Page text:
Return to Hobie.com

Hobie Forums

It is currently Tue Oct 16, 2018 5:50 am

All times are UTC - 8 hours [ DST ]




Post new topic Reply to topic  [ 12 posts ] 
Author Message
PostPosted: Sun Jul 22, 2018 9:34 am 
Offline
Site Rank - Deck Hand

Joined: Sun Jul 22, 2018 9:31 am
Posts: 3
I just purchased a new Hobie Cat 16 and I am looking for either lessons or some general advice since I am a beginner in Northern Michigan. I rented a Hobie Cat Wave this past Spring and found it to be rather simple to use but now that I have purchased a Hobie Cat 16 I found there are more things to understand as to how to use it than a Wave.

1.) What are the best settings for the side stay adjuster holes? Currently I have them at the 5th holes from the top of the stay adjusters.

2.) What is the best setting for the front Forestay Bridle Adjuster hole? Currently I have it at the 4th hole from the top of the adjuster.

3.) Currently my mast seems to be raked back quite far in looking at it.

4.) Is the Jib sail always required to be used? I have seen some Hobie's that don't have a Jib sail.

5.) Any advice as to how to attach and raise both sails would be great.

6.) I don't have the trapeze wires currently installed on the Hobie since I don't plan on using them at this point. Which out these I found it difficult to pull the side cables down into the side stay adjuster holes. Any suggestions on how to do this without the trapeze wires would be great.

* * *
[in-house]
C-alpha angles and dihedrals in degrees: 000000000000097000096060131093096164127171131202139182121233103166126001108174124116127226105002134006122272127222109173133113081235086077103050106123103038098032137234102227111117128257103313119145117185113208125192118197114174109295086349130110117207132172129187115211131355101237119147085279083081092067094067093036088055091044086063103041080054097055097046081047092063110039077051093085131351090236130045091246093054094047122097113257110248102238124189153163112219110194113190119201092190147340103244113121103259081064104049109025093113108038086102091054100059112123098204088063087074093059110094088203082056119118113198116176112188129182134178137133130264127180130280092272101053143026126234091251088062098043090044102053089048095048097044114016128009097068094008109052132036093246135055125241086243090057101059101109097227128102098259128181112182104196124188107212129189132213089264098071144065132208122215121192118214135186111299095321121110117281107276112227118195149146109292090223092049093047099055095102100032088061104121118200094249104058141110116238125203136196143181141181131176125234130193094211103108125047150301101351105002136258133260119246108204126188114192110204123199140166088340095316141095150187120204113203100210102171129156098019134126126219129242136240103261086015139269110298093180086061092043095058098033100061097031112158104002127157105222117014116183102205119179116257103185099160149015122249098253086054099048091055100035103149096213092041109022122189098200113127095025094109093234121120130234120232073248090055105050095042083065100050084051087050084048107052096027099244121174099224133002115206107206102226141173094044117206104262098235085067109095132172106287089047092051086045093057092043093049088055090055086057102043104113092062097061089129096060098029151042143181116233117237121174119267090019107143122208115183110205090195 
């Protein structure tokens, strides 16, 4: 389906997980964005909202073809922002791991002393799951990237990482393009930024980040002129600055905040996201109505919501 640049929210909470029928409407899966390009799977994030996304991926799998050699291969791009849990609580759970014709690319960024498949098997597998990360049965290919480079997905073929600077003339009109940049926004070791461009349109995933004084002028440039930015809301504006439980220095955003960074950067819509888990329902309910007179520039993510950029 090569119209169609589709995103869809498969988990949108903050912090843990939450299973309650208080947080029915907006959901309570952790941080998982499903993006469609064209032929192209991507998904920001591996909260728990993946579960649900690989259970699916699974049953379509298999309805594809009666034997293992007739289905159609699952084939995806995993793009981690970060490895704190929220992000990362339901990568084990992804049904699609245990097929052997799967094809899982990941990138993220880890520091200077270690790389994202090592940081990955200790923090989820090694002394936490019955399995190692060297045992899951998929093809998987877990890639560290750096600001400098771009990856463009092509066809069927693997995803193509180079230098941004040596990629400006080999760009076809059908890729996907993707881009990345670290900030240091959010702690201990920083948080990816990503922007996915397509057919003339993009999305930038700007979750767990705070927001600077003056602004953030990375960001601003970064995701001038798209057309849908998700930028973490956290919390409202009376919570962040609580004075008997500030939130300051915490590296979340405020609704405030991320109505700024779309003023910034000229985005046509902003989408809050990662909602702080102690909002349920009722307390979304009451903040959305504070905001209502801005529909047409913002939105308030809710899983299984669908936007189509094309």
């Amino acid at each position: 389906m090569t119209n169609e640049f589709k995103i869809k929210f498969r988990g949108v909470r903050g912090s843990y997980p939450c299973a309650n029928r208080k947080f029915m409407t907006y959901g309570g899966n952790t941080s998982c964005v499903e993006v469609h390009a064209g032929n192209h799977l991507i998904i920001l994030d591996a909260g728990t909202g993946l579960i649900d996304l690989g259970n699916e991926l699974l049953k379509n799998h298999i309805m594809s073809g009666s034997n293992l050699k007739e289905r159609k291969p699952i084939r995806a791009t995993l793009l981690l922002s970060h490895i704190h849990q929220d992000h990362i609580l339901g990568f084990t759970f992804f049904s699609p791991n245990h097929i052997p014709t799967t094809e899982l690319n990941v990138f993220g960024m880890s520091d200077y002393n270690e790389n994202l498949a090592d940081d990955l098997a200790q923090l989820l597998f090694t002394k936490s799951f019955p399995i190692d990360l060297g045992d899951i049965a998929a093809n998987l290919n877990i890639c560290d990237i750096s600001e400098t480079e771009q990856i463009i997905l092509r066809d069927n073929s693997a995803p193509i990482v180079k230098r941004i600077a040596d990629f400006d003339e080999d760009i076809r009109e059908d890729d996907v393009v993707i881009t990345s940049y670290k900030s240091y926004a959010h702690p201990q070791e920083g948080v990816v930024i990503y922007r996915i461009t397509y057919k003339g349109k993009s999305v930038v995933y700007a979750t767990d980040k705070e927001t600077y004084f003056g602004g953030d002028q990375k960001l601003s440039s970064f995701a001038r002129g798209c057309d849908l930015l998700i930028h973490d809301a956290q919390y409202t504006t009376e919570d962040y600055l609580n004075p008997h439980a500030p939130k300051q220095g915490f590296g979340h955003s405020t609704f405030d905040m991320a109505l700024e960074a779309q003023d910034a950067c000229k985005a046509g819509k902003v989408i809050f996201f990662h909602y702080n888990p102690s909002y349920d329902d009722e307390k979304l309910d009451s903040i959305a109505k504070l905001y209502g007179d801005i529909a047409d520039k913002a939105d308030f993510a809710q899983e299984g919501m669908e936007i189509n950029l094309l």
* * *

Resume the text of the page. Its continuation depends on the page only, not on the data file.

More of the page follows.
7.) Suggestions on how to make sure that my block set has the ropes run through it correctly would be great.


I appreciate any advice that someone is willing to provide. Thank You!


Top
 Profile  
 
PostPosted: Sun Jul 22, 2018 1:56 pm 
Offline
Site Rank - Old Salt

Joined: Fri Oct 17, 2008 2:21 pm
Posts: 362
Location: Winston Salem, NC
1. Side stay adjusters sound right. Use them to adjust mast rake.

2. Forestay position doesn't matter. Once the jib is up and tight the jib becomes the forestay which will be slack at that point.

3. Mast rake is adjusted be side stay position.

4. Yes jib is necessary. Difficult to come about without it. H-14 did not use a jib but H-14 Turbo did.

5. Pull the boat onto a beach facing the wind, then raise the sails. I am sure there are some instructional videos on YouTube which would help.

6. I always had the side stays connected before raising the mast. There should be no problem unless you want to readjust later.